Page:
As we learned on yesterday’s daf when a sheep was sacrificed as a korban shelamim – a peace-offering that was divided between the altar, the kohanim and the owner – the alyah, the long, fatty tail of the animal – had to be burned on the altar together with the other parts of the sacrifice that were burned. The Mishna on yesterday’s daf discussed situations where the person who brought the sacrifice had the wrong intentions about where and when he would eat the meat of the korban or the skin of the alyah. The Gemara on today’s daf discusses at some length what the status of the skin of the alyah might be, and whether it should be considered part of the alyah, which cannot be eaten, or part of the meat of the animal, which can be eaten.
Generally speaking, halakha does not view an animal’s skin as being part of the meat of the animal. This is true regarding the question of whether to define it as food or whether it carries with it ritual defilement that is limited to the meat of an animal. As such, ordinarily an animal’s skin would not be sacrificed on the altar, nor would it be eaten by the owner (in the case of a korban shelamim where the owner eats the meat of the animal) or by the kohanim (in the case of an asham – a guilt offering – where the kohanim partake of the animal’s meat). The skin of the alyah is different because it is especially soft – and therefore edible – which affects its status with regard to ritual defilement, for example.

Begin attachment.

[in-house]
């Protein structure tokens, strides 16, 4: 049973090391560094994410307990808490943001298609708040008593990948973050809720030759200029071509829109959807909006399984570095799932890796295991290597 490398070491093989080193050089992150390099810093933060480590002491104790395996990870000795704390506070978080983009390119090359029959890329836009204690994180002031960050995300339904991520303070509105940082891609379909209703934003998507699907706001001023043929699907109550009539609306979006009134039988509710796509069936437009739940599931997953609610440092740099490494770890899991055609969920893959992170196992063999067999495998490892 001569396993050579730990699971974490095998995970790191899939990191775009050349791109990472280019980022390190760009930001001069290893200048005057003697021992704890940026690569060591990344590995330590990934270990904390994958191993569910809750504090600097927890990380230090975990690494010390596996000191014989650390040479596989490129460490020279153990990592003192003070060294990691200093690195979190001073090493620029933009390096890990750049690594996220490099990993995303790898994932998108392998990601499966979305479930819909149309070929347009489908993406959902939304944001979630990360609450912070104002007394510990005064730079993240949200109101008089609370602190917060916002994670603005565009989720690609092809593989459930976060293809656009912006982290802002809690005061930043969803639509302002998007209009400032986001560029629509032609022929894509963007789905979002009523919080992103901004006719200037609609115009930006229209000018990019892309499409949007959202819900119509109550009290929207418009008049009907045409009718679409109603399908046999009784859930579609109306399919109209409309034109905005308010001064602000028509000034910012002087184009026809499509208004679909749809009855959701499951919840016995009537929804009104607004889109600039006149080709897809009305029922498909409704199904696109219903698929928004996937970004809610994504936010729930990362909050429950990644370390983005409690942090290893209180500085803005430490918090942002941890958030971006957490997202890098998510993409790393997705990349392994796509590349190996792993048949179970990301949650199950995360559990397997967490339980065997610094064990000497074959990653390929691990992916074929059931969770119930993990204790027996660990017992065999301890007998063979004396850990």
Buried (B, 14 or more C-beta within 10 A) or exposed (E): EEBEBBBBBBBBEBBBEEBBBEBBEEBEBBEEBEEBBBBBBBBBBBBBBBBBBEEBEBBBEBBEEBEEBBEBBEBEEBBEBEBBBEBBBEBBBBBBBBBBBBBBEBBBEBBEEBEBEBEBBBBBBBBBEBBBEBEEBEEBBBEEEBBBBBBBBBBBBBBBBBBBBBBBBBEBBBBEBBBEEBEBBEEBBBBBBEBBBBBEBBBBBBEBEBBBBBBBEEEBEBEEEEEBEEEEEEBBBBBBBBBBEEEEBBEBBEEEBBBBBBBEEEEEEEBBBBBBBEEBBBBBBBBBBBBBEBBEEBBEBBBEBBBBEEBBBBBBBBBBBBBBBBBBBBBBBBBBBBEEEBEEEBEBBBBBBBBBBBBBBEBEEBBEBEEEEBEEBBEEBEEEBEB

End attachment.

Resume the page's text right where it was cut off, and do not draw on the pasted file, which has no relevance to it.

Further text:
But should the skin of the alyah be given the status of meat? It is possible that its unique qualities would make it considered part of the tail. If so, it cannot be consumed by the owner who brings a korban shelamim and anticipates eating the meat of the sacrifice, rather it would have to be burned on the altar together with the alyah itself and the other parts of the korban that are burned on the mizbe’aḥ (altar).